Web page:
On today’s show we pick up right where we left off on yesterday’s show. Meena gives us a deep dive into the process of learning about and later having surgery for a meningioma brain tumor.
The meningioma, according to Johns Hopkins, is the most common type of brain tumor and the most treatable.
Meena, a certified yoga and Pilates instructor had been suffering from symptoms of what she believed to be an inner ear infection. But after tests, with an ear nose and throat doctor, she discovers she needs a neurologist.
We begin the story there. Meena has just had an MRI and she is about to get the results that will change her life…
What is a meningioma?
From Johns Hopkins website:
Meningiomas are the most common kind of brain tumor — accounting for about 30 percent of all brain tumors — and most are treatable. In fact, the majority of these tumors can be removed surgically, and many do not return.
Meningiomas arise from the layers of membrane that cover the brain and spinal cord, not from the brain tissue itself. Some 90 percent of meningiomas are benign — that is, they are not likely to spread throughout the body — and they tend to grow slowly over months or even years.
However, meningiomas can become quite large, and crowd the brain and other structures inside the skull. As meningiomas grow, they increase pressure within the skull and cause problems,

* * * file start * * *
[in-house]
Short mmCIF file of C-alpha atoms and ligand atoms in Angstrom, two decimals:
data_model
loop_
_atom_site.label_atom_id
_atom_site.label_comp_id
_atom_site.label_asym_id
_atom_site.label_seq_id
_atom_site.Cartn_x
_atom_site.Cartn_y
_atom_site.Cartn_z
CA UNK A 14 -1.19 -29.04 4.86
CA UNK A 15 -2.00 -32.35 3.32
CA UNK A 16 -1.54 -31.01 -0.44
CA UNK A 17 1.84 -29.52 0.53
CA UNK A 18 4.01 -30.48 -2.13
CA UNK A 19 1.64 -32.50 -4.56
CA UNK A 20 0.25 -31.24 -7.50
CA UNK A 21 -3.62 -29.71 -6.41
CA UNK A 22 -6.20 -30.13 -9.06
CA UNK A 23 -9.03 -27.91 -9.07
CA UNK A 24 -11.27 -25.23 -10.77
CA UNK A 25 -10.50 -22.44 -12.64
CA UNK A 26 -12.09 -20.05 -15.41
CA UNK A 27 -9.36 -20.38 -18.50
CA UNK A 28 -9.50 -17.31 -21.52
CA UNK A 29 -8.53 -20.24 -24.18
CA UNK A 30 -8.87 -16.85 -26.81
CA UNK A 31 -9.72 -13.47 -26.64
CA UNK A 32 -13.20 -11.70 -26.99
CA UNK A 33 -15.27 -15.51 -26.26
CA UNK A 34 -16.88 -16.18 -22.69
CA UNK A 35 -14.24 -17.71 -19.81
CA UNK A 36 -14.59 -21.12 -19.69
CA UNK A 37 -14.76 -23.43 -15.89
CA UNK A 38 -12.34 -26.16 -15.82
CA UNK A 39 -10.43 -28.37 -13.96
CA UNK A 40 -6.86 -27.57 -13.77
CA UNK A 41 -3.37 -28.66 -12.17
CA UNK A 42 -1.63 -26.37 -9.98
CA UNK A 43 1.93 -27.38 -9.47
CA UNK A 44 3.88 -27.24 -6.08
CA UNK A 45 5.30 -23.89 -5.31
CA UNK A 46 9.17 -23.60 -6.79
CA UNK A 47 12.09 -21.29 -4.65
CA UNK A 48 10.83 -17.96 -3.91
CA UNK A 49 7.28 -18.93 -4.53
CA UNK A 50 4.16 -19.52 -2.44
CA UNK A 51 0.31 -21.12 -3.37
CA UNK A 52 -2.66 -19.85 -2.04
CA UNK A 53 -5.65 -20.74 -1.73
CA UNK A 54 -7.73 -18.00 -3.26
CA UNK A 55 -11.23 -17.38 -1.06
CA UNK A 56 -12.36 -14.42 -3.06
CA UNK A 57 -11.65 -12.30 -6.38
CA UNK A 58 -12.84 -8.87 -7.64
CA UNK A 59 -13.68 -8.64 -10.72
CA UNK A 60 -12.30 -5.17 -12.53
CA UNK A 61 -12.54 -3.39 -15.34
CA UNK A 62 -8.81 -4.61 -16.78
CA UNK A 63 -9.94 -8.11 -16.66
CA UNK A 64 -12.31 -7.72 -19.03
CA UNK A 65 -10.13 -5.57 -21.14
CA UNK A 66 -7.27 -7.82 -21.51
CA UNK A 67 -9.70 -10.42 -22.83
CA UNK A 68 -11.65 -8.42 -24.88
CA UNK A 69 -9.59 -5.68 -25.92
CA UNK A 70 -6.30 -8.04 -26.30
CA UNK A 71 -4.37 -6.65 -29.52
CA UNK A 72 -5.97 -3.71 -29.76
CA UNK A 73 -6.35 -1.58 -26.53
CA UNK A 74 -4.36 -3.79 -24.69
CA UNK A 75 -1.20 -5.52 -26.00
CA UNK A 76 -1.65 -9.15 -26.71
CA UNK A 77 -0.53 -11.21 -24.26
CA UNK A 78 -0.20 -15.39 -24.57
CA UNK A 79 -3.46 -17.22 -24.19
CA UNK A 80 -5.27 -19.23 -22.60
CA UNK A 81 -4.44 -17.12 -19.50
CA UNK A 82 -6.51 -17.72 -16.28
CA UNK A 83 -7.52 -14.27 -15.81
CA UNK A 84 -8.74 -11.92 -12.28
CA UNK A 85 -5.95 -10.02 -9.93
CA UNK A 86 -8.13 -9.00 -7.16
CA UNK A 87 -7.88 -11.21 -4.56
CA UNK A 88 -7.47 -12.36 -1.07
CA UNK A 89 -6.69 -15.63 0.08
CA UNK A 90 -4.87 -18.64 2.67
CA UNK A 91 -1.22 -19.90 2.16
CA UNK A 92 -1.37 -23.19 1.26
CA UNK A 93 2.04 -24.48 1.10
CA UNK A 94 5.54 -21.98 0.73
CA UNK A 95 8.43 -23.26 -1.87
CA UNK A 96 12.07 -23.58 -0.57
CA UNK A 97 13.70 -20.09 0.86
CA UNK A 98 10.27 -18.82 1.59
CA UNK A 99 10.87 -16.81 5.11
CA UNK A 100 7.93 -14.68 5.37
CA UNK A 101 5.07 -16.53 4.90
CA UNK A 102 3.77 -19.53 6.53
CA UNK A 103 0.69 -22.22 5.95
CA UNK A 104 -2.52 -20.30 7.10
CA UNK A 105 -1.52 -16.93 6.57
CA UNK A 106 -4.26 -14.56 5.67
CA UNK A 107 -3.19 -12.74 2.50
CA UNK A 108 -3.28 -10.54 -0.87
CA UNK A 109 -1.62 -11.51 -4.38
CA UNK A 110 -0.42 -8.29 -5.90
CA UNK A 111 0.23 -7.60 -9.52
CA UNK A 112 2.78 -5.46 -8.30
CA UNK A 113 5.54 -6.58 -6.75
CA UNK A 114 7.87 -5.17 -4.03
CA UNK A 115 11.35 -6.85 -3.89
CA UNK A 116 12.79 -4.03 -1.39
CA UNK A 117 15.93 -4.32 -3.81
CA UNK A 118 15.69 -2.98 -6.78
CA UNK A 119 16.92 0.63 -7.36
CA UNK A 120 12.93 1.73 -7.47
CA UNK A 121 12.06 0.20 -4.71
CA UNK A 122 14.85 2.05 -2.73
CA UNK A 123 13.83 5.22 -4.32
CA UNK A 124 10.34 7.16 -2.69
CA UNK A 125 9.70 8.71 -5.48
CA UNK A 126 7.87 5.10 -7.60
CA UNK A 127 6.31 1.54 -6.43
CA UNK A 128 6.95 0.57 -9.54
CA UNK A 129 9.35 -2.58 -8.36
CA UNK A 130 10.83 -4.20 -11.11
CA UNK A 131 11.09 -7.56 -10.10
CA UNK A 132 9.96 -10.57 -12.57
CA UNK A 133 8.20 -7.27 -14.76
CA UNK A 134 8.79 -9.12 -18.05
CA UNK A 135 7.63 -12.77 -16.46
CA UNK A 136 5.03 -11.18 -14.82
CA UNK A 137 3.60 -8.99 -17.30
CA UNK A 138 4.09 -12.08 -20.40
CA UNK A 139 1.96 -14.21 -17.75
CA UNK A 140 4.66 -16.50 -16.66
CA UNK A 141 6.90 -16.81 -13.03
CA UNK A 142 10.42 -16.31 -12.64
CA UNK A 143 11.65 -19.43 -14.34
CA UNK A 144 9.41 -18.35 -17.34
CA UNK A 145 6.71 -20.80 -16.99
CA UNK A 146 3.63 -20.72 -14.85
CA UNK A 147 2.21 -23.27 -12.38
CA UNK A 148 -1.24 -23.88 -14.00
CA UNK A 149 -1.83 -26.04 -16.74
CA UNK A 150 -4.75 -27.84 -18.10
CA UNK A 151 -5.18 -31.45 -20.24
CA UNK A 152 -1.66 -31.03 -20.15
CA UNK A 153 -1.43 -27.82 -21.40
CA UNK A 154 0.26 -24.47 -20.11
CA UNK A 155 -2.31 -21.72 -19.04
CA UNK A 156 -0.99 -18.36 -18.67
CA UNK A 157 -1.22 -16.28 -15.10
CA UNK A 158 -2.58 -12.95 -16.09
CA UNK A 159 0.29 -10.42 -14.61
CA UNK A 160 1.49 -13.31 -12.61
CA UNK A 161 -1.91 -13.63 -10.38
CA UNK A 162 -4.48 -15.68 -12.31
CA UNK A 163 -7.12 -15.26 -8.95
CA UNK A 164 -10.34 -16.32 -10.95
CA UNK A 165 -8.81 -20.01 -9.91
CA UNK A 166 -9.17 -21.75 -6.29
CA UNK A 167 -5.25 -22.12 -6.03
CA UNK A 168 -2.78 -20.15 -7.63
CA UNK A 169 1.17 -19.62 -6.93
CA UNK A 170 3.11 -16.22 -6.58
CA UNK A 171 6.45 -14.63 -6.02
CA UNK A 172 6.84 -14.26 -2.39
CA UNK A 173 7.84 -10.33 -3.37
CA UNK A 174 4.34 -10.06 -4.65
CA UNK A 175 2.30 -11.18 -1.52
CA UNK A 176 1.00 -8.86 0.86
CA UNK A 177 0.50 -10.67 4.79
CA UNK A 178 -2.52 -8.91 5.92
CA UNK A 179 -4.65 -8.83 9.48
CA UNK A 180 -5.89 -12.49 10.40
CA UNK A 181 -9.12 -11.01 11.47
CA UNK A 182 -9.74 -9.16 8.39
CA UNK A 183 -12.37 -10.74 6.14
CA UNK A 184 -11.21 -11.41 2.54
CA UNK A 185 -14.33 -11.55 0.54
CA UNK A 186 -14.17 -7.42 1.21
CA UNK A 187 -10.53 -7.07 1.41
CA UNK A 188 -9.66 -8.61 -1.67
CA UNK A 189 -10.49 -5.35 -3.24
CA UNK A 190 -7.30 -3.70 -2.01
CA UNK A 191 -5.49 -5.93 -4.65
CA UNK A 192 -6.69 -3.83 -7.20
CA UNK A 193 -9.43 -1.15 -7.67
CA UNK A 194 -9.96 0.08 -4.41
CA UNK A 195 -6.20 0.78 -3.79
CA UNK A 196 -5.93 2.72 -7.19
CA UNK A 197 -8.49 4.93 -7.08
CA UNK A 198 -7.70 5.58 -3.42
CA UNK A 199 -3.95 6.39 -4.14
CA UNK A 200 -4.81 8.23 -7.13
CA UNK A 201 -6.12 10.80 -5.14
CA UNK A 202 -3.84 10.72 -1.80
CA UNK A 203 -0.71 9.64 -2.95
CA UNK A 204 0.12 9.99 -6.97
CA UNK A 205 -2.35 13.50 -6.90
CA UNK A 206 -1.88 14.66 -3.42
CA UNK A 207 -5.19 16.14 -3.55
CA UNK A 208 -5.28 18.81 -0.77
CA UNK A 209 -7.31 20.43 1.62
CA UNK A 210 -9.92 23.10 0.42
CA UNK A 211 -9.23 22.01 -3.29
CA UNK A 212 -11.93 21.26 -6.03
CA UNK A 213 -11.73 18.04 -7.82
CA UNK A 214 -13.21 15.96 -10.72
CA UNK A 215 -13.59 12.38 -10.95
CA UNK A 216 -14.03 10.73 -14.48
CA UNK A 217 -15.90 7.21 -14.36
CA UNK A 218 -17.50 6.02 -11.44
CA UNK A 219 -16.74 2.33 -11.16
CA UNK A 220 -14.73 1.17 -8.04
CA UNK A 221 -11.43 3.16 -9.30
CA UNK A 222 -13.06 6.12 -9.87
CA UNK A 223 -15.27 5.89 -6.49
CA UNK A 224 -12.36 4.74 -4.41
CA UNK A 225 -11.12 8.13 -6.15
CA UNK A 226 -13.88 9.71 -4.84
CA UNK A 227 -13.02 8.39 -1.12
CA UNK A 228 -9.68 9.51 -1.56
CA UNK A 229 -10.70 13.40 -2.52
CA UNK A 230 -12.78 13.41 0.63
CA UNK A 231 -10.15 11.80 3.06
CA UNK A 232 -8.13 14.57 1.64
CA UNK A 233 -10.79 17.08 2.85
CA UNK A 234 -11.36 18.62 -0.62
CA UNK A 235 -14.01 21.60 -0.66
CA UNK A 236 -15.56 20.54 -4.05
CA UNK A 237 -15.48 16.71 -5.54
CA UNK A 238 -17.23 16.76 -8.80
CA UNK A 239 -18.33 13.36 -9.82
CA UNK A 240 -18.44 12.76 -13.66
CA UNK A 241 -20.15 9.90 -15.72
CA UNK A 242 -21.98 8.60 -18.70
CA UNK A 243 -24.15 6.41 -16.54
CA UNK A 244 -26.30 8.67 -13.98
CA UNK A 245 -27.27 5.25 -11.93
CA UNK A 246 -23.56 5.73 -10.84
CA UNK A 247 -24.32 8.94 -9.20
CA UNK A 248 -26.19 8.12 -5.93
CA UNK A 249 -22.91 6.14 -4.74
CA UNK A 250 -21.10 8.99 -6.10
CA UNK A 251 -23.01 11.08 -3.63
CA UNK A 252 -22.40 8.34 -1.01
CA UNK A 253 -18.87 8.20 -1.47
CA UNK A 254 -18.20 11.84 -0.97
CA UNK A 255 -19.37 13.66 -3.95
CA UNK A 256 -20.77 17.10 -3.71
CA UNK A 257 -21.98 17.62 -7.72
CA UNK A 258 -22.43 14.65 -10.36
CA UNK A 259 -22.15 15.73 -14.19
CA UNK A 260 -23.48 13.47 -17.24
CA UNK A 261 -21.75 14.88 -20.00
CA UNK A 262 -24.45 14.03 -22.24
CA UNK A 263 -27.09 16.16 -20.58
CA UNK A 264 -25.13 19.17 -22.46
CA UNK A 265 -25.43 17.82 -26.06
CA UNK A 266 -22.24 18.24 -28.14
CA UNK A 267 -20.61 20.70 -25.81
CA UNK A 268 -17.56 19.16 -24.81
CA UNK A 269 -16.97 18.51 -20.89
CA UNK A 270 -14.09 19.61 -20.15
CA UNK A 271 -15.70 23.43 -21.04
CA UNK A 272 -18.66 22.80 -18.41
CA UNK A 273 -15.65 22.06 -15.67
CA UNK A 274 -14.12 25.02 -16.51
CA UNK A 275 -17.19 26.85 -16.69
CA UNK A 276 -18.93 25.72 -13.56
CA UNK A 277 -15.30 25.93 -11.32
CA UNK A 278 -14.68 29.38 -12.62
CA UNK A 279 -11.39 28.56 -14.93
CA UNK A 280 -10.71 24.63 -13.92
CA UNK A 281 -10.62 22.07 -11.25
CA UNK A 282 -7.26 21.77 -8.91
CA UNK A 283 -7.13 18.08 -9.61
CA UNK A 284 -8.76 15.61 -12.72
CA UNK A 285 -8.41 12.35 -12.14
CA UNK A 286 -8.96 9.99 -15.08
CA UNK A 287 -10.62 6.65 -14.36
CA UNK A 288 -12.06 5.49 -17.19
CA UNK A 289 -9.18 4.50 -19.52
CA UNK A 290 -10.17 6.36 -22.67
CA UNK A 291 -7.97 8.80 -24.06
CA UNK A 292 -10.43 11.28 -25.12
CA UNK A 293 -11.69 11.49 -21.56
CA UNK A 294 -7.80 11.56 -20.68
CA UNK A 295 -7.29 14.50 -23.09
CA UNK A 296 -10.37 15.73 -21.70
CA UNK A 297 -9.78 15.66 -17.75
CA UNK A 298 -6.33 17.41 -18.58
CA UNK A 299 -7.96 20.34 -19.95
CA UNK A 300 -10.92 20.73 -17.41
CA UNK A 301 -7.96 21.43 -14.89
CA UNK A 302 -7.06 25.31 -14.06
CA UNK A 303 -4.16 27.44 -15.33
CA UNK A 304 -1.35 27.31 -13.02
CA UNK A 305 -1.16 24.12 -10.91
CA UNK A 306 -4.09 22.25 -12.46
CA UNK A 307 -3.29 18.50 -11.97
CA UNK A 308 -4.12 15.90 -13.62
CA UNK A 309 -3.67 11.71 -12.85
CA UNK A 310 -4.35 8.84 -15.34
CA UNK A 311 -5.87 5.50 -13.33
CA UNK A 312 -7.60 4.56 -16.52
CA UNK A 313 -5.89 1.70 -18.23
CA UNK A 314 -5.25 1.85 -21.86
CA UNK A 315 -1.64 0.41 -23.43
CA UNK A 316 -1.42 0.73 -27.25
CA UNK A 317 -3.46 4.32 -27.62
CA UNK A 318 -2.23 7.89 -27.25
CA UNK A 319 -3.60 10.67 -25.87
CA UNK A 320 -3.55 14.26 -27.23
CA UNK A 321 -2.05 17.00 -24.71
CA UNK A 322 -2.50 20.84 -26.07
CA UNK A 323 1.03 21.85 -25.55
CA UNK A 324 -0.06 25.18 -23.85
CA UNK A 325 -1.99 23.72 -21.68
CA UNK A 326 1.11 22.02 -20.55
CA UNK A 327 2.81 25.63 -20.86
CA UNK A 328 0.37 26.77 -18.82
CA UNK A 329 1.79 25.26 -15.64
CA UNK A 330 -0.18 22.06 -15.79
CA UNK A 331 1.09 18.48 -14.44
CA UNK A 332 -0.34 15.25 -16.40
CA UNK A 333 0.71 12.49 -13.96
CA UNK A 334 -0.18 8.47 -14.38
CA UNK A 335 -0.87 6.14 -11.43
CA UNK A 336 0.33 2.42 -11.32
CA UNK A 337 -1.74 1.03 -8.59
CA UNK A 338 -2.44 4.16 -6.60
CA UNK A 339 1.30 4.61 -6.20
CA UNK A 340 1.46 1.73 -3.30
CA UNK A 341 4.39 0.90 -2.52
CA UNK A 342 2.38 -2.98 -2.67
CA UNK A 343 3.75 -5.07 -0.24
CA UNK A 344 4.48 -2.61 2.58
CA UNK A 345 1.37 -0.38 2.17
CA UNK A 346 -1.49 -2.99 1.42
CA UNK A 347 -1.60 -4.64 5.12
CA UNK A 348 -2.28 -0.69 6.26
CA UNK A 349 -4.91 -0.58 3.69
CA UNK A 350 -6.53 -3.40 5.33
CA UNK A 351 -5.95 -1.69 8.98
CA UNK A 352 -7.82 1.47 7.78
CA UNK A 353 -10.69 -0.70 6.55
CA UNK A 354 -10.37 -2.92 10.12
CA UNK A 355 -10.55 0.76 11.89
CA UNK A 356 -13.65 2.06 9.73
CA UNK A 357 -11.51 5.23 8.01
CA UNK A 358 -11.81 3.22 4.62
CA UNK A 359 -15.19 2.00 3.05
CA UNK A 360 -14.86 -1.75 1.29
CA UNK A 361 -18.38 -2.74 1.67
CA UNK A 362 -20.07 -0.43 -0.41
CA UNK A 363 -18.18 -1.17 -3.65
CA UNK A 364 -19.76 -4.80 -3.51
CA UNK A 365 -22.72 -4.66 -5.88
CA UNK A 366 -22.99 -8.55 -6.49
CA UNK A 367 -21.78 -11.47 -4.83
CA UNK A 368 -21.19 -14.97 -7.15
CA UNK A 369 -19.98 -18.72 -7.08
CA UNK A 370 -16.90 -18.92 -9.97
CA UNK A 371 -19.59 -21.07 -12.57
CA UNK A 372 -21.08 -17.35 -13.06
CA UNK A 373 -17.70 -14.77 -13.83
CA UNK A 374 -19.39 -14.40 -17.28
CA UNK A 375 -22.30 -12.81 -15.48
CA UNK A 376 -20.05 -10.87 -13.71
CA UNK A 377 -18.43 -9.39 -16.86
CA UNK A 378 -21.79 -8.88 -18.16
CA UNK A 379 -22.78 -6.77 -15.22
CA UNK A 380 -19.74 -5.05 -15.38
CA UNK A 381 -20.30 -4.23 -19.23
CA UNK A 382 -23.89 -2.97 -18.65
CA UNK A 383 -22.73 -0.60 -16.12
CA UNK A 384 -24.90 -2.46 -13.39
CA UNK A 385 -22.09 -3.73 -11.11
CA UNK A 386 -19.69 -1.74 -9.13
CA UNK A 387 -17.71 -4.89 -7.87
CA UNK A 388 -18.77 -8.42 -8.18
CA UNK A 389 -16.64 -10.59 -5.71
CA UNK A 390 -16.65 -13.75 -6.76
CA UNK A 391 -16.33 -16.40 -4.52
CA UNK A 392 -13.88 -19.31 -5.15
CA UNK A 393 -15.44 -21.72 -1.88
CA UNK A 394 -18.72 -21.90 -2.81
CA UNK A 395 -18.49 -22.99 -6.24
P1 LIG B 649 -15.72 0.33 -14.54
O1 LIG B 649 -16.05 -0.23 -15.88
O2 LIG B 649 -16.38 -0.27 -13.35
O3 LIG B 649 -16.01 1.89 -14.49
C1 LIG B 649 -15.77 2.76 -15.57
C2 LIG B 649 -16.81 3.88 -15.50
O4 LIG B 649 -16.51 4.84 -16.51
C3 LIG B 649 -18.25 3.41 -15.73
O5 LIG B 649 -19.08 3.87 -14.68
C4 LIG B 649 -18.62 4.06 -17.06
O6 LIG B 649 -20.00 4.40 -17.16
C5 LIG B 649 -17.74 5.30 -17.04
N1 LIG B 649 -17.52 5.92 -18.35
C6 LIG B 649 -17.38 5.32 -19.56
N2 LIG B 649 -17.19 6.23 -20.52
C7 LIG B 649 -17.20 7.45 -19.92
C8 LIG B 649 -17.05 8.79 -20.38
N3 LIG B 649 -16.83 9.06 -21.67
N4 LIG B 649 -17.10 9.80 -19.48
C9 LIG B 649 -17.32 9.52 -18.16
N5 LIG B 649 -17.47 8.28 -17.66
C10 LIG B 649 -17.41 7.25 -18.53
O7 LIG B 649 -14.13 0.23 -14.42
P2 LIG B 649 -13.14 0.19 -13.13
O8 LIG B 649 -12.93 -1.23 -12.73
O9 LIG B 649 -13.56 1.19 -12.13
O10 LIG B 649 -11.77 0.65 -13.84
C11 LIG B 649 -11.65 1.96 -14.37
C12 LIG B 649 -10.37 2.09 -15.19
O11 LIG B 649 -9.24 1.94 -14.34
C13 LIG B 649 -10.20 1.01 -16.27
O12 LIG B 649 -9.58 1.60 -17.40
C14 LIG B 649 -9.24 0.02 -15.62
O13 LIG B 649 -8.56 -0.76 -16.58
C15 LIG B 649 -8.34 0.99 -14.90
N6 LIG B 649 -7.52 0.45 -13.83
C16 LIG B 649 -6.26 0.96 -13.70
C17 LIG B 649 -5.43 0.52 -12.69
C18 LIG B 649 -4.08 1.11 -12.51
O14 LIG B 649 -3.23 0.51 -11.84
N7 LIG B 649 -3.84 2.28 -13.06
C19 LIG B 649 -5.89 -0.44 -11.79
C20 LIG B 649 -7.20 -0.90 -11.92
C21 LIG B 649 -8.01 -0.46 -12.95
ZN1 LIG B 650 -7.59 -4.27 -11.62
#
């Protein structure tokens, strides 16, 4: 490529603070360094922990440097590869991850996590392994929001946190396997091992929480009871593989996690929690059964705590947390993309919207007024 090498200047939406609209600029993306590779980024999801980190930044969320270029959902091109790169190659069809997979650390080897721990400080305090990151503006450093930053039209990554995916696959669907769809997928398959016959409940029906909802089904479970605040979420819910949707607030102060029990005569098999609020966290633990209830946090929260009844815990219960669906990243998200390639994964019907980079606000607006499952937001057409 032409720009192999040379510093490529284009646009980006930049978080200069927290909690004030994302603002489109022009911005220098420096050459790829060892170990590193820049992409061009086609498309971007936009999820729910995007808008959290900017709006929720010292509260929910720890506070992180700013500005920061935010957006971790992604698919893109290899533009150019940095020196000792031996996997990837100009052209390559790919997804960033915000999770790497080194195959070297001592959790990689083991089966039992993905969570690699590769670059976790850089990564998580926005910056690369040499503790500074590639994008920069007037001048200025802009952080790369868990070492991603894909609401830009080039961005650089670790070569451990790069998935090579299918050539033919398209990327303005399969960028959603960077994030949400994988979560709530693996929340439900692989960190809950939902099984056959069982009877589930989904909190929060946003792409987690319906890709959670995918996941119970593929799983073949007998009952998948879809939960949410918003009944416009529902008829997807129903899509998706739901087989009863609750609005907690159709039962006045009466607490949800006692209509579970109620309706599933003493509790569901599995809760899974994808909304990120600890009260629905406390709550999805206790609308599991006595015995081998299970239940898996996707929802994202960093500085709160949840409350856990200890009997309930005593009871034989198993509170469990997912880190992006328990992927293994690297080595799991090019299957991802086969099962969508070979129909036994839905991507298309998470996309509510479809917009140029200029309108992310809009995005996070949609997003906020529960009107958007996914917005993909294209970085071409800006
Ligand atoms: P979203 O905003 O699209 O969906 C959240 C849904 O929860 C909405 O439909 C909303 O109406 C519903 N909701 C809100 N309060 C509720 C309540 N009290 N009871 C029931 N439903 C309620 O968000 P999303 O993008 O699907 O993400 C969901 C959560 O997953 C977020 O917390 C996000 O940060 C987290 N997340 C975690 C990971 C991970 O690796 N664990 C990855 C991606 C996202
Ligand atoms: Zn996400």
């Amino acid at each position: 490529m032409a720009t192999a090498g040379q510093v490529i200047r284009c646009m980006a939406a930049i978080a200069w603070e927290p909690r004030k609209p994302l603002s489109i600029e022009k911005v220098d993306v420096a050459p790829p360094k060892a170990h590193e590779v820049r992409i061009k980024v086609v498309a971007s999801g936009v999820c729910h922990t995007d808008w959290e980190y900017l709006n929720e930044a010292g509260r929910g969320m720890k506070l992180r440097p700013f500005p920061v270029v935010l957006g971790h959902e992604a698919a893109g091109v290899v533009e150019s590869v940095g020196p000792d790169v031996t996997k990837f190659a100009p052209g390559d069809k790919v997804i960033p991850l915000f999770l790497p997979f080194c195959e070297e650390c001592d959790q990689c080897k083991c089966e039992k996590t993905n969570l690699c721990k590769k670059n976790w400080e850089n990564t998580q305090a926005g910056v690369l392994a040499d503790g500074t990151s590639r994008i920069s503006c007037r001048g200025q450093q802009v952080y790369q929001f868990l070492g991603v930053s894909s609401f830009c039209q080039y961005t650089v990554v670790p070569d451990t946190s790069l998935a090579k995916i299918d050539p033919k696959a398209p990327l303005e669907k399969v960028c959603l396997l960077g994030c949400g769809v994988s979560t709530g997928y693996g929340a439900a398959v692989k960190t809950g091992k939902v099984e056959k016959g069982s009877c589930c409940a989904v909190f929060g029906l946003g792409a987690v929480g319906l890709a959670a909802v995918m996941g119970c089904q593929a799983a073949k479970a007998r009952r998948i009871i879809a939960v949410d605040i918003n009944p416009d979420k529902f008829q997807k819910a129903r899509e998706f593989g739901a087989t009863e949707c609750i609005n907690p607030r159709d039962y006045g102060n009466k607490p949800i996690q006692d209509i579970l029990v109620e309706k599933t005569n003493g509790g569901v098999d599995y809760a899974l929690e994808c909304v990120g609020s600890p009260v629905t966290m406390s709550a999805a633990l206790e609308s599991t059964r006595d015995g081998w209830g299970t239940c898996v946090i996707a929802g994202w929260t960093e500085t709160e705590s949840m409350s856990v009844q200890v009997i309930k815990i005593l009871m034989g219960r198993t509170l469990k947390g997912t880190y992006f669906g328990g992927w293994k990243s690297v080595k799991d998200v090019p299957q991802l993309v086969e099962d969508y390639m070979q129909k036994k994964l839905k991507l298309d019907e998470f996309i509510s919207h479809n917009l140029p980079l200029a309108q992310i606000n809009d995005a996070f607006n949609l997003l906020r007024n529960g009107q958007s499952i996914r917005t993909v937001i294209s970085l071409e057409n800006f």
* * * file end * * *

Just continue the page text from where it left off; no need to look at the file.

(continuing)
General pressure inside the head, resulting in headache, nausea and vomiting
Specific symptoms due to location: For instance, a meningioma pressing against an optic nerve may cause visual problems. Another tumor’s location may affect motor skills or speech.
Electrical disturbances within the brain, causing seizures
Because the tumor is not made of brain matter, it is not technically a brain tumor.
Back in 2011, it was reported the late television icon Mary Tyler Moore was undergoing a procedure to have a meningioma brain tumor removed.
“At the recommendation of her neurologist, who has been monitoring this for years, and a neurosurgeon, Mary decided to proceed with this fairly routine procedure,”
Where does the tumor come from?
As discussed in the podcast, people are born with the tumor which most commonly appears in the membrane that cover the brain and spinal cord (called the meninges).
The tumor grows as you grow usually very slowly. Like in Mary Tyler Moore’s case the tumor, when found ,is monitored and surgery performed when an MRI shows it’s grown large enough to pose a problem.
Meningiomas are more common in women than in men, usually between the ages of 40 and 70.
They can be found in the cite of previous head trauma such as skull fractures, in areas of the brain exposed to radiation and in people with a genetic disorder known as neurofibromatosis type 2 (Nf2).
What is neurofibromatosis
In the podcast, Meena’s doctor mentions a genetic component connected to the tumor and other brain disorders like Parkinson’s or Alzheimer’s.
This conclusion appears to be speculator at best. There are some studies that want to link Parkinson’s with brain tumors but the conclusions are far from complete.
The research does seem to link neurofibromatosis, a genetic condition, with meningioma.